family wellness

Microbiome

By on March 2, 2018

Untitled design-8This is my word of the day. Here is my obligatory disclaimer– I am writing as a mom, not as a medical professional, or a scientist, or any of that jazz. I am a mom of a kid I need to understand from a functional perspective. There are a ton of articles and books out there on the gut microbiome. The way I am understanding it; being born vaginally, with a full-term healthy pregnancy and breastfed is the ideal way to go. During a vaginal birth, the microbiome exposure begins to take place as soon as mom’s water breaks. The baby is exposed to its mother’s vaginal microbes and cellular structure. These microbes enter the babies ears, eyes, and mouth. The ones that enter the mouth, make their way down the digestive tract and begin to do their work. Passing through the vaginal canal, leads to more exposure– all of which are helpful to the babe. A newborn has a very weak/immature immune system, so these microbes enter the baby’s body and begin to colonize quickly to protect the immature system. The colonization works as a security system, teaching the immune system what to let in, and what is an invader. Fast forward to step #2. Skin-to-skin contact and breast milk add to this colonization. The sugars in mama’s milk feed and allow the biome to multiply and get stronger.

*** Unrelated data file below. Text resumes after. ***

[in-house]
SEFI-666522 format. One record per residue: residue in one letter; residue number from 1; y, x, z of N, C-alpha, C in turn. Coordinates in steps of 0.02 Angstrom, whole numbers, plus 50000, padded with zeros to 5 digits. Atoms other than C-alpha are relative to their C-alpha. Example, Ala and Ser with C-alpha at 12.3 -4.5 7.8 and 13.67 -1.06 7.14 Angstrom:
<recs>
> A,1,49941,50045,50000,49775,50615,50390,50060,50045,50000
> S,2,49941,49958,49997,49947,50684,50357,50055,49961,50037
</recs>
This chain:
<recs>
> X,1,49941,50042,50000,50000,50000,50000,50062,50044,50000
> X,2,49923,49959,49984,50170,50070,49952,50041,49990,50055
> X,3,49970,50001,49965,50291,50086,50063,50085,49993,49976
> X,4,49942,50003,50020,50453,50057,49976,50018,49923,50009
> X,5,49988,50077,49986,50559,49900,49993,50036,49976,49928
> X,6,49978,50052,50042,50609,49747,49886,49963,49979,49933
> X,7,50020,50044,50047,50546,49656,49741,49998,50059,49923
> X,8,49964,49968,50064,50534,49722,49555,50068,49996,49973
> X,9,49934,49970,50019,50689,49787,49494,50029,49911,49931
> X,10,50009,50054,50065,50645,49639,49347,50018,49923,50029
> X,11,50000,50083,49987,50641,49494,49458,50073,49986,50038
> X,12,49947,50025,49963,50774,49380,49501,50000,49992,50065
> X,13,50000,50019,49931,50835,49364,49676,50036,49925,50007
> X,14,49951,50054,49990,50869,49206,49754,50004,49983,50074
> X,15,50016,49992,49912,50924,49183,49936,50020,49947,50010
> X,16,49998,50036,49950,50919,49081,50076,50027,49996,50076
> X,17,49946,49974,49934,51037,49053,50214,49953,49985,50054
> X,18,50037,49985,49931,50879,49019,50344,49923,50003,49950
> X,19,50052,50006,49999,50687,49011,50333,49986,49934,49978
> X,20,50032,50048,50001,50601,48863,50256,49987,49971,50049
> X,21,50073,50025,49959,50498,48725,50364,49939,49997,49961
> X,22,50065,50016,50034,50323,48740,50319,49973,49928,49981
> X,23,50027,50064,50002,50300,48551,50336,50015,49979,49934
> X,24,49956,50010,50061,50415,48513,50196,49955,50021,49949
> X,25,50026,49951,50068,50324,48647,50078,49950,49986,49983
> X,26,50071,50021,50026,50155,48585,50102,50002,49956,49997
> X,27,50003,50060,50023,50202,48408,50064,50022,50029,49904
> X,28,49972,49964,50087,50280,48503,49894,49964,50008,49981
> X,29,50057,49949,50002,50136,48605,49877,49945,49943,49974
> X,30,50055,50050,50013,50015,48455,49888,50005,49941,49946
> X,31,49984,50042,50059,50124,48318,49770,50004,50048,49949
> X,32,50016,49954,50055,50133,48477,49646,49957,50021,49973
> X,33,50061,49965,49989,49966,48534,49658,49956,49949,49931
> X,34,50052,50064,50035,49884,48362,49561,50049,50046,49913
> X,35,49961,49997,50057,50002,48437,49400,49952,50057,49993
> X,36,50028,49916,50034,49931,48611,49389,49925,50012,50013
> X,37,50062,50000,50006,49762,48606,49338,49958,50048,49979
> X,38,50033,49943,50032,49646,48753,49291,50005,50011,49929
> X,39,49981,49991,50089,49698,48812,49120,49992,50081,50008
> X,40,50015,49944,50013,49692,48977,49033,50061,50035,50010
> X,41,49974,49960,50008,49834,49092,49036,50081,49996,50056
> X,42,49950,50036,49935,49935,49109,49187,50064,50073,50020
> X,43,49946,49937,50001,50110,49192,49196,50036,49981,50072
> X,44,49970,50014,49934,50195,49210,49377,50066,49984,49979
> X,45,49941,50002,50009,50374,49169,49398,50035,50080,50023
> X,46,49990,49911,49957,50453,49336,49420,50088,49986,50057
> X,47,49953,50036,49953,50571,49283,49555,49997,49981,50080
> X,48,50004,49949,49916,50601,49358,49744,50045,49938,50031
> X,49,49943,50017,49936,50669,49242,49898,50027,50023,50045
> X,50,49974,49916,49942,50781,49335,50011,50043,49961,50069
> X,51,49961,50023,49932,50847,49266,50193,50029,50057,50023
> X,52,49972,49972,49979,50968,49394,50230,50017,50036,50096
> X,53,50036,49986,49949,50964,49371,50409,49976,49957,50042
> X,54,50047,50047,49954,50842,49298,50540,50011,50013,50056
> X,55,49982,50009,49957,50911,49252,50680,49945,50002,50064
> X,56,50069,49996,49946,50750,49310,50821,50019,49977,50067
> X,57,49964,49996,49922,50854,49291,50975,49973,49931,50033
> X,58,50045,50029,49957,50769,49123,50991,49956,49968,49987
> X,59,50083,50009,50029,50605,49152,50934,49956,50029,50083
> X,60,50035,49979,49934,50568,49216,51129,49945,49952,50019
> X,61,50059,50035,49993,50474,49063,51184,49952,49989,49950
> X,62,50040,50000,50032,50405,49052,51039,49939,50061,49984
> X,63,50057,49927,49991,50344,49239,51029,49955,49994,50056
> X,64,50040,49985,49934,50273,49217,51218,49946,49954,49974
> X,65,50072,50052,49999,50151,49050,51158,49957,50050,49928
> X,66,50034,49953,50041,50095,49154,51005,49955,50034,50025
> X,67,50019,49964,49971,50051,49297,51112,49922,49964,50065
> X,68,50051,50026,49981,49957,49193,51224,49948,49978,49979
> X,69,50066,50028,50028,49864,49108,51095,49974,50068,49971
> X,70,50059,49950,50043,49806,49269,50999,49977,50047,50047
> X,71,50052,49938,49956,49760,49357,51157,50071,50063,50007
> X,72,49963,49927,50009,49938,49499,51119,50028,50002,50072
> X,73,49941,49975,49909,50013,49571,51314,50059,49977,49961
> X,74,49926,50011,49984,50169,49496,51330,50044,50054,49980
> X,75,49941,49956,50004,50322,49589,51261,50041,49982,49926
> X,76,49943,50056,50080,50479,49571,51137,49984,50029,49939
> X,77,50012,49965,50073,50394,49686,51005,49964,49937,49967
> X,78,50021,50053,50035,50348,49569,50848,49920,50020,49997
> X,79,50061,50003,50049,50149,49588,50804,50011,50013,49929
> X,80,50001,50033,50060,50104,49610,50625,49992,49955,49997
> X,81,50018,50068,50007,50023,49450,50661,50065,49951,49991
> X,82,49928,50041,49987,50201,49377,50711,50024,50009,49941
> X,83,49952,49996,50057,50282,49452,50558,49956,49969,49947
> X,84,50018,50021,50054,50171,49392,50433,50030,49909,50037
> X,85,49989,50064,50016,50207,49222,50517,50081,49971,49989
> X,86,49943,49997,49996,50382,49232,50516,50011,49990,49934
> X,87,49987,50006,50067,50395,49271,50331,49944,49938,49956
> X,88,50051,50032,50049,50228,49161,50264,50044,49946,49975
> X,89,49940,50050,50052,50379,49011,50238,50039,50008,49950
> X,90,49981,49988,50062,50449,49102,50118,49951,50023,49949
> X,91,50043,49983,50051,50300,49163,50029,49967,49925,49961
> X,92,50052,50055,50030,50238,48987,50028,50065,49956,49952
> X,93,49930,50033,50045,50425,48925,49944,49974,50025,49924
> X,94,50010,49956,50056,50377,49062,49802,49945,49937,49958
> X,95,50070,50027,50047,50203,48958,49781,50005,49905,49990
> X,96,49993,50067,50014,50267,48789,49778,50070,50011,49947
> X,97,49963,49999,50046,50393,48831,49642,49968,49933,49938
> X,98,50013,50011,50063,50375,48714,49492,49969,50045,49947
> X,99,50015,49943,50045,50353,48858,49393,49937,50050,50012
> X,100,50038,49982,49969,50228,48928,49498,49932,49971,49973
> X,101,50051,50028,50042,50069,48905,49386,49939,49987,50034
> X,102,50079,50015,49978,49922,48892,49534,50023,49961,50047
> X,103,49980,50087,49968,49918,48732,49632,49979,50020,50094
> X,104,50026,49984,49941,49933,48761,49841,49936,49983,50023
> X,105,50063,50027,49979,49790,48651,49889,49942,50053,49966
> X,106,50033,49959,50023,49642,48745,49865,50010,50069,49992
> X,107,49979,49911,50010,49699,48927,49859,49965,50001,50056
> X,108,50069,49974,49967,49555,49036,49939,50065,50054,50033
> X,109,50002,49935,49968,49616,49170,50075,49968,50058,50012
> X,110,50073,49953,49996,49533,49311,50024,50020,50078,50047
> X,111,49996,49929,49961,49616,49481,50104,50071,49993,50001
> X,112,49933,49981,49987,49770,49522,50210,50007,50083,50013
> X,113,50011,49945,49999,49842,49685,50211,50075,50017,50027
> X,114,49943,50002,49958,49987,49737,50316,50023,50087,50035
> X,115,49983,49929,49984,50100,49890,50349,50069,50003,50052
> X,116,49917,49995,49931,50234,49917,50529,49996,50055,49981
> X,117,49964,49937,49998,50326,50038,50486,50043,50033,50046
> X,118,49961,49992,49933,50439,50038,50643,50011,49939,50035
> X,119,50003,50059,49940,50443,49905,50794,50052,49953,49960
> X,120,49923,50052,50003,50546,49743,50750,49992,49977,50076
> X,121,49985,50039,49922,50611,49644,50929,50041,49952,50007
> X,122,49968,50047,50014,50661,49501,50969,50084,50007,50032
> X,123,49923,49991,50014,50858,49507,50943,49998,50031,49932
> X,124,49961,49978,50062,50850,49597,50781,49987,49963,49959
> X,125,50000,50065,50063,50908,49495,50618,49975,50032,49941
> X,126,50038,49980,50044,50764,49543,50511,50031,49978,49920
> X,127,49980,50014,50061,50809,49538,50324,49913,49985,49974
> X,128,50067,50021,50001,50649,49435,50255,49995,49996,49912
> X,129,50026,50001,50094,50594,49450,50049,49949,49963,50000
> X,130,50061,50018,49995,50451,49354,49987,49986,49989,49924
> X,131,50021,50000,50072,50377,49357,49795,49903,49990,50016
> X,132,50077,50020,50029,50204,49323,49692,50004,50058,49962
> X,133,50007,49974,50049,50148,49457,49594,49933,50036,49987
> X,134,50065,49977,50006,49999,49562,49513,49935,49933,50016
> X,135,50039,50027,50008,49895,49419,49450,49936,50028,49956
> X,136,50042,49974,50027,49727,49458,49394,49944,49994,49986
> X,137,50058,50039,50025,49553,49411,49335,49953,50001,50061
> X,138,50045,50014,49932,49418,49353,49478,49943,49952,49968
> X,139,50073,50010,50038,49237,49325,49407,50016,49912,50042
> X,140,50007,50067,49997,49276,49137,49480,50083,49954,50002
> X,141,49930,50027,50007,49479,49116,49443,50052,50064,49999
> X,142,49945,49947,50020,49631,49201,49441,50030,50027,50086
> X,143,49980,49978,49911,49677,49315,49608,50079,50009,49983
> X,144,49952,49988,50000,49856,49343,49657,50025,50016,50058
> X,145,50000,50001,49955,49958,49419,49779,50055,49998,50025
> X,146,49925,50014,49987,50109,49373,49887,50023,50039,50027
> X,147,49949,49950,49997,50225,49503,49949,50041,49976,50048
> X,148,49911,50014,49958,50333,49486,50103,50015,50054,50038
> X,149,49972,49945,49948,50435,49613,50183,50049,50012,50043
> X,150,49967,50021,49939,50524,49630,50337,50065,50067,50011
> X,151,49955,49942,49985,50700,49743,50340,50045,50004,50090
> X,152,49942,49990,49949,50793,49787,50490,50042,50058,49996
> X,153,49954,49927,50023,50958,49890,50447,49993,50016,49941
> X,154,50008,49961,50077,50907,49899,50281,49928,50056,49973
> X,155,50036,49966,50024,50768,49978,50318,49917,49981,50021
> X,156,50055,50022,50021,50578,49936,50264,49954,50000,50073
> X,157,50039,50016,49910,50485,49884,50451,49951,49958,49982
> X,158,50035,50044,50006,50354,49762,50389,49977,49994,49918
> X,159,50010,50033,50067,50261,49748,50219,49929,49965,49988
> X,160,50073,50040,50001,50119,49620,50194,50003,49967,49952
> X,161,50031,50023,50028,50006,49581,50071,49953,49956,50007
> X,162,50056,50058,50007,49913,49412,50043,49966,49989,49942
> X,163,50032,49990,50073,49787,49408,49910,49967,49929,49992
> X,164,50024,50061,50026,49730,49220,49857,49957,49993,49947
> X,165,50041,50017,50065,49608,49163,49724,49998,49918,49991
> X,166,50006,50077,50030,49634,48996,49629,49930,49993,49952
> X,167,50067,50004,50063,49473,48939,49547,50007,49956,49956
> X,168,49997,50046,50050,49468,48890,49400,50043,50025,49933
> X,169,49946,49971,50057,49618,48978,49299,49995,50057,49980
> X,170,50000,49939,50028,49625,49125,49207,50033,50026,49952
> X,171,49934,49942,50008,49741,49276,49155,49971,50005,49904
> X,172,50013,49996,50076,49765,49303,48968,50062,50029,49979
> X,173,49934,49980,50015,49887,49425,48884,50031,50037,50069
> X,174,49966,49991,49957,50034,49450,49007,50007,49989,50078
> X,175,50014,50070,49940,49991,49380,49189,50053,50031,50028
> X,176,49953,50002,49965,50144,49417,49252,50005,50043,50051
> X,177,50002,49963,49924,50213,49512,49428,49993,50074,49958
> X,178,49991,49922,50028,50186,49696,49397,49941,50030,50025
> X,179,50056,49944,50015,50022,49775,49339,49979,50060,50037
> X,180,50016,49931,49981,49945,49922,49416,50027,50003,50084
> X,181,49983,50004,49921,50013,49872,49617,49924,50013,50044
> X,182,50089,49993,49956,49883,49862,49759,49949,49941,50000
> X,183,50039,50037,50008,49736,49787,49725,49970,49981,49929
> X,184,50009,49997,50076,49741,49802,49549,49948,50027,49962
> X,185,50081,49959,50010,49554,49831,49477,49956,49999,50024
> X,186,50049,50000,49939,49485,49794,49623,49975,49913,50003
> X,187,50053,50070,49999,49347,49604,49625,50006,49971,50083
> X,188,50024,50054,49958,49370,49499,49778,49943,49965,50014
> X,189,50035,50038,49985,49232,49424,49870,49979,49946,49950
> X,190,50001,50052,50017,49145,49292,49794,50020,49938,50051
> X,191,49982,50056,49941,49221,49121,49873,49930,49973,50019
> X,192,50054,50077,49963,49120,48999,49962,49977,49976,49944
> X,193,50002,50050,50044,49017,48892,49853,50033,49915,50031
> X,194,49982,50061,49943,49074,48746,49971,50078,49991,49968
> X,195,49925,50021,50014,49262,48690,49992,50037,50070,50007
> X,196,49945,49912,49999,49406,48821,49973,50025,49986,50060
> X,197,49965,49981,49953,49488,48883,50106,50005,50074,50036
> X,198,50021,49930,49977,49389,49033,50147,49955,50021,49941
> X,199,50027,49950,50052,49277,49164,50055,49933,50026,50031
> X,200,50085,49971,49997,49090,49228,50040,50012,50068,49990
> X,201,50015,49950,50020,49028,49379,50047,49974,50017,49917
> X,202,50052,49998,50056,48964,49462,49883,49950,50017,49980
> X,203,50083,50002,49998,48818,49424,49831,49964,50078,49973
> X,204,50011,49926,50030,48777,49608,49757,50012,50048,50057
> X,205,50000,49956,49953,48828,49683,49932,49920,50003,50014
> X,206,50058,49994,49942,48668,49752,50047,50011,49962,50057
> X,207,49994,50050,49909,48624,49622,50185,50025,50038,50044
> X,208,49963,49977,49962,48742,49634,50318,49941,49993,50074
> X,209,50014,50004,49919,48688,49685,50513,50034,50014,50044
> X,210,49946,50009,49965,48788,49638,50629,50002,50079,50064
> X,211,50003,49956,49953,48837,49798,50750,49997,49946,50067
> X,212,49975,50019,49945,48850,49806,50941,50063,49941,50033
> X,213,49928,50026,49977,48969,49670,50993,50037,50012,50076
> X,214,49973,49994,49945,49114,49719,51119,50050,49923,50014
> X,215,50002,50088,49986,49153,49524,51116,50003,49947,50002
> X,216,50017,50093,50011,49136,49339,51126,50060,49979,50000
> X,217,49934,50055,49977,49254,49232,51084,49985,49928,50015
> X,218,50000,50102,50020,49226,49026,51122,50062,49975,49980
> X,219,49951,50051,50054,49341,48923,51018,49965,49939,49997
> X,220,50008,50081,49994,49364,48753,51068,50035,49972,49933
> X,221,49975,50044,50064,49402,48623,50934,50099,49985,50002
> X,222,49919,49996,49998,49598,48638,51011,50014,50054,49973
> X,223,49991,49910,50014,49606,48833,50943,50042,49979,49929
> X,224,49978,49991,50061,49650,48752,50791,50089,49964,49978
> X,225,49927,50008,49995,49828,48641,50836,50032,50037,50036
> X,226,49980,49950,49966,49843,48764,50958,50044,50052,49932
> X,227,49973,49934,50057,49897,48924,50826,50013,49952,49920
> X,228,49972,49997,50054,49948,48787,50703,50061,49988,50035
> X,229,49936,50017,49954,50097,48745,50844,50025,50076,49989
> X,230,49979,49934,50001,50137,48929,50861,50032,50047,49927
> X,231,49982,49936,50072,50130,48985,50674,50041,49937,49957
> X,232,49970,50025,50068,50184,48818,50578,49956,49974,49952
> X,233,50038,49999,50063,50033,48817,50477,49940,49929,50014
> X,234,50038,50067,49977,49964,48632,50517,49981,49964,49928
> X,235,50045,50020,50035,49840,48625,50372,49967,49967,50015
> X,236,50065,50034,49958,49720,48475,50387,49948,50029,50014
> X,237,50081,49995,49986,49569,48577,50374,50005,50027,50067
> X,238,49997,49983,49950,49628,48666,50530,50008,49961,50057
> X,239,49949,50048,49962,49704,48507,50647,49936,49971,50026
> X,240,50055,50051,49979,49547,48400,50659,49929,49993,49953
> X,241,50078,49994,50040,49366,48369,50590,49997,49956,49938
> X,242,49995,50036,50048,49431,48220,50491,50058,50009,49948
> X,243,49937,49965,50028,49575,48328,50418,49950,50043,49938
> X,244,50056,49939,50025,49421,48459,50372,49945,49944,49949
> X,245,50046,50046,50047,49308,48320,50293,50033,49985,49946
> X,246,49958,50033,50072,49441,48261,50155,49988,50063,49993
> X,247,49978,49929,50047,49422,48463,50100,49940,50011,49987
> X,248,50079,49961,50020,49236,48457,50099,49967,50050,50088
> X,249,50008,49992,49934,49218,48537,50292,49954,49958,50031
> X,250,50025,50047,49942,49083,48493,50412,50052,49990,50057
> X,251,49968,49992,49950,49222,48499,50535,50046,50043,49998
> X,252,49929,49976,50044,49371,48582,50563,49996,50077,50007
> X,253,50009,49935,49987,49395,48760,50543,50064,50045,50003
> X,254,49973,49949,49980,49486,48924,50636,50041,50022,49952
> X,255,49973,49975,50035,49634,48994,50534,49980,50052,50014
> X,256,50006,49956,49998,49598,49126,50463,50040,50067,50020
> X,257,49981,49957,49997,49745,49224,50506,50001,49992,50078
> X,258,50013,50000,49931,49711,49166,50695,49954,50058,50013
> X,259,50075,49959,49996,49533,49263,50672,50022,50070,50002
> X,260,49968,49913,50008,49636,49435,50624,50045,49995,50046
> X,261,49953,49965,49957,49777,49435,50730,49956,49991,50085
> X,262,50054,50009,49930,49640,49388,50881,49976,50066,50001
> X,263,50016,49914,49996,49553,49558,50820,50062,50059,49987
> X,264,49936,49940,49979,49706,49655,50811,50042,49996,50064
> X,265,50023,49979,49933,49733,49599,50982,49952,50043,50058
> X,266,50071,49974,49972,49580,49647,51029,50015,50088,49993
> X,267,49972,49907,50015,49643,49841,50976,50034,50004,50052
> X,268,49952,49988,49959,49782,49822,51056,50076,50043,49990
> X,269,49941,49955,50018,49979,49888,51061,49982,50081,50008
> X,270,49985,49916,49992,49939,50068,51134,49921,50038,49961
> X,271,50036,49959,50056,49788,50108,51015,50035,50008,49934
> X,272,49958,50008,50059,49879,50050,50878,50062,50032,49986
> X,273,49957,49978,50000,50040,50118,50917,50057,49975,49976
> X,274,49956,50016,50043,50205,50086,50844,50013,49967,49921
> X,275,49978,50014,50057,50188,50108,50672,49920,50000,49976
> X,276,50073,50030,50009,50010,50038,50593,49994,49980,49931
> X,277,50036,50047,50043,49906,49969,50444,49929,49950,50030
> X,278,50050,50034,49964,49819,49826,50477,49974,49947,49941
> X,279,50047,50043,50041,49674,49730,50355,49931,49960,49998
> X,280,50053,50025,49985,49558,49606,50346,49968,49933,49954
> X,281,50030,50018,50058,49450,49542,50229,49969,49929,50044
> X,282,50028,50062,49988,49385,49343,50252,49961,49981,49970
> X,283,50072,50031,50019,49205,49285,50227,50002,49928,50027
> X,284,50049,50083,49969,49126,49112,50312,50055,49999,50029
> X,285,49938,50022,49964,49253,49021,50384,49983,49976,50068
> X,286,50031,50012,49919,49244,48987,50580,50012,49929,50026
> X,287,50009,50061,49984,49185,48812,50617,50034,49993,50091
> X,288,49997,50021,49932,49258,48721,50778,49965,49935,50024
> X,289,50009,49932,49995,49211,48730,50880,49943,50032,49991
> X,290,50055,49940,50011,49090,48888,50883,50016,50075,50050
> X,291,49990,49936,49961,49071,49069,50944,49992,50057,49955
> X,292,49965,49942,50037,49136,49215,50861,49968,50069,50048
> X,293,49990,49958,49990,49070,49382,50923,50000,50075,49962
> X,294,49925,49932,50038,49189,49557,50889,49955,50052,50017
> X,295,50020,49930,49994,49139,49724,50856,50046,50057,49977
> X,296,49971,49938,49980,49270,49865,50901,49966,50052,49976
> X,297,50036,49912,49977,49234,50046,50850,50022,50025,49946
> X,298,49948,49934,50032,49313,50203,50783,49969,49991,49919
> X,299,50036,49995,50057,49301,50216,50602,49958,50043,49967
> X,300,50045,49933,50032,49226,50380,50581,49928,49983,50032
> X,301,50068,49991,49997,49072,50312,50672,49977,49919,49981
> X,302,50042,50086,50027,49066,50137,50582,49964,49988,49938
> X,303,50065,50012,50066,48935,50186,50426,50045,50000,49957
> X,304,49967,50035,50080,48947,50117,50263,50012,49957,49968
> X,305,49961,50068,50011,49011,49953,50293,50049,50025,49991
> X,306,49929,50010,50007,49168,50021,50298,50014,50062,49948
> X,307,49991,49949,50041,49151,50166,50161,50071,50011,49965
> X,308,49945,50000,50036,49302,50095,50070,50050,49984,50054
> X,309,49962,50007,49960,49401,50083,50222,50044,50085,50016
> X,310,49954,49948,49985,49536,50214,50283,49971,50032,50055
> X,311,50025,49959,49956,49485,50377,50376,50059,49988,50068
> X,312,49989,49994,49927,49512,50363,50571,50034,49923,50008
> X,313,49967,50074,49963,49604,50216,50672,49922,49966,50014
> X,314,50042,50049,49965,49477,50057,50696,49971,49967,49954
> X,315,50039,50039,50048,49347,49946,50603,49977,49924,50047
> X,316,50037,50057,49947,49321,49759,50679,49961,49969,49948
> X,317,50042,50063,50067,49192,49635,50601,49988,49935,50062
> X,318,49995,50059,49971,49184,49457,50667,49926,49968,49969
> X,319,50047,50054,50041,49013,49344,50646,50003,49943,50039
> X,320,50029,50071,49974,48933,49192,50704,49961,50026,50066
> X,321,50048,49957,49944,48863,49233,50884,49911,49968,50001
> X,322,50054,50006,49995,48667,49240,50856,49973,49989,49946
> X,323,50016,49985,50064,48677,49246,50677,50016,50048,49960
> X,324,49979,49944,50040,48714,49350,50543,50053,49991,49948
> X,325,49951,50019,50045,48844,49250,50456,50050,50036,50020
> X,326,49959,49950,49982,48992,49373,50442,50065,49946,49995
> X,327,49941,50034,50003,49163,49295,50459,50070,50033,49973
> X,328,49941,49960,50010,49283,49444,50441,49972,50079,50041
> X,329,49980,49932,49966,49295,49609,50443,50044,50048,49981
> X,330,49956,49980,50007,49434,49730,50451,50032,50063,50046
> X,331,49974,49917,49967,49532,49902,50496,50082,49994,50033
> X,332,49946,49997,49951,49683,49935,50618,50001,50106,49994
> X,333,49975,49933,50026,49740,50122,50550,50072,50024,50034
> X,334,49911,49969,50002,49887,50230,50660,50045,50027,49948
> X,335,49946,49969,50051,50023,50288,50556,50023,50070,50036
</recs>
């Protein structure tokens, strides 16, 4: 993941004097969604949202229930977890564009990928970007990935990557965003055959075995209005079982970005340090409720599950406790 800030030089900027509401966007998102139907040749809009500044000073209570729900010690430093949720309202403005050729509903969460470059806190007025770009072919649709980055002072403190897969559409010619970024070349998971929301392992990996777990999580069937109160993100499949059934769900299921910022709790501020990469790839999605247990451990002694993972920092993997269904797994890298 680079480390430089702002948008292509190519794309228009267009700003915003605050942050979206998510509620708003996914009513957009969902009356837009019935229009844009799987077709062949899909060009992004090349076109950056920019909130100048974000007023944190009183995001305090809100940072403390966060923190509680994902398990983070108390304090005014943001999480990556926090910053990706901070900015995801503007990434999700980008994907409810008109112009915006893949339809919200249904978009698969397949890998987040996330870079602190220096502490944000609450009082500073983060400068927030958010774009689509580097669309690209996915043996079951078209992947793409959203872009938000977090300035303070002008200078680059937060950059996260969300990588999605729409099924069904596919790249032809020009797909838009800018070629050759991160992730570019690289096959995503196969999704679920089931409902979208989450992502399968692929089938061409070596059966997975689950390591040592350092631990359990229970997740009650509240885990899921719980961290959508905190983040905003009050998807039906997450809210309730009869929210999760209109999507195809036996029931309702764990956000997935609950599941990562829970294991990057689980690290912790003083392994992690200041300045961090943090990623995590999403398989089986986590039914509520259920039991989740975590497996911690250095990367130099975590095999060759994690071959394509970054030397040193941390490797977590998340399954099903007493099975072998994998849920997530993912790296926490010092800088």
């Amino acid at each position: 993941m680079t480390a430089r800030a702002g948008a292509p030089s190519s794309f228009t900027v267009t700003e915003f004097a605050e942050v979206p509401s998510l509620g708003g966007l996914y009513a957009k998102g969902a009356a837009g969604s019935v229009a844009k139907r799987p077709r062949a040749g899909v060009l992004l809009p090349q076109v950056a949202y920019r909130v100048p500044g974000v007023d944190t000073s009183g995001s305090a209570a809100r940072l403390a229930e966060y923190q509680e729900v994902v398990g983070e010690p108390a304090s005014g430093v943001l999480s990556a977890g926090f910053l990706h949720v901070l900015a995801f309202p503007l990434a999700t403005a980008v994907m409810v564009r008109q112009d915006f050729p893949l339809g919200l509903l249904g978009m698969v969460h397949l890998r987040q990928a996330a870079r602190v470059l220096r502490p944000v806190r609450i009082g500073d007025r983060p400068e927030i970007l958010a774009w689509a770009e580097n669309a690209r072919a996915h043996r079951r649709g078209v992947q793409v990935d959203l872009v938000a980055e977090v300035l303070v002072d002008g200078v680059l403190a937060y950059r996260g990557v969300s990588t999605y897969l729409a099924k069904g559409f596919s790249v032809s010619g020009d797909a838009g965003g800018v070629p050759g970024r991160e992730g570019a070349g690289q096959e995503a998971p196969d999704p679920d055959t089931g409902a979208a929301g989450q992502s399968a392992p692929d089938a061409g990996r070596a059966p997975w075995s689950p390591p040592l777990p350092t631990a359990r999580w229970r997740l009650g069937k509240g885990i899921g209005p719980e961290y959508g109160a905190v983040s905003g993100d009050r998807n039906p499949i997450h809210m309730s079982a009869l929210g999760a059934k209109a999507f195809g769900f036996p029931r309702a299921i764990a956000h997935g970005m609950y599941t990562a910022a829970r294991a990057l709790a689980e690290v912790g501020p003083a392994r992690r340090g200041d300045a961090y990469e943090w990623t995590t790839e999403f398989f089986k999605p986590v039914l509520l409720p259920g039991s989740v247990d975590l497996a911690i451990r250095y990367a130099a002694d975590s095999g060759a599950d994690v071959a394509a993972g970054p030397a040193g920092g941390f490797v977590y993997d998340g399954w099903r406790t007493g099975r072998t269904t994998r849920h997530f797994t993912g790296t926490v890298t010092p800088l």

For someone born like Ezra, he missed out on a lot of crucial good gut microbes. Like I said in my previous post, he was born a month early at a low birth weight of 4lb. 13oz., he was born via C-section, so did not have this exposure for his immature immune system. He did begin breastfeeding quickly, however he was missing the digestive microbes that the milk would help multiply in his gut to strengthen his immature digestive system. Also, he had to have my milk fortified in the NICU which is standard for a preemie. On top of that, he was quickly infected with enterococcus and had several rounds of heavy antibiotics to kill the infection. So, any good bacteria he had colonizing were quickly being destroyed. And the other kicker was that I was preeclamptic– which means my liver and kidneys were not functioning appropriately, so he had exposure to the waste I could not release, and I had antibiotics since he was surgically born. Whammy, whammy.

Now, that he is a little over a year old and is dealing with a severely low hemoglobin level, my research is pointing it back to problems in the gut. I shared in my last post the way I’m starting us off on the healing track, and eventually will add in some supplements and other necessary items. Another step in our wellness is that we keep our home free of toxic chemicals. This is where I had a heads up, since I have been on that path since environmental toxins first crept into my awareness when my oldest son was born 12 years ago. I am a mom that likes to have a plan, and today my mind took me into the microbiome of the gut.

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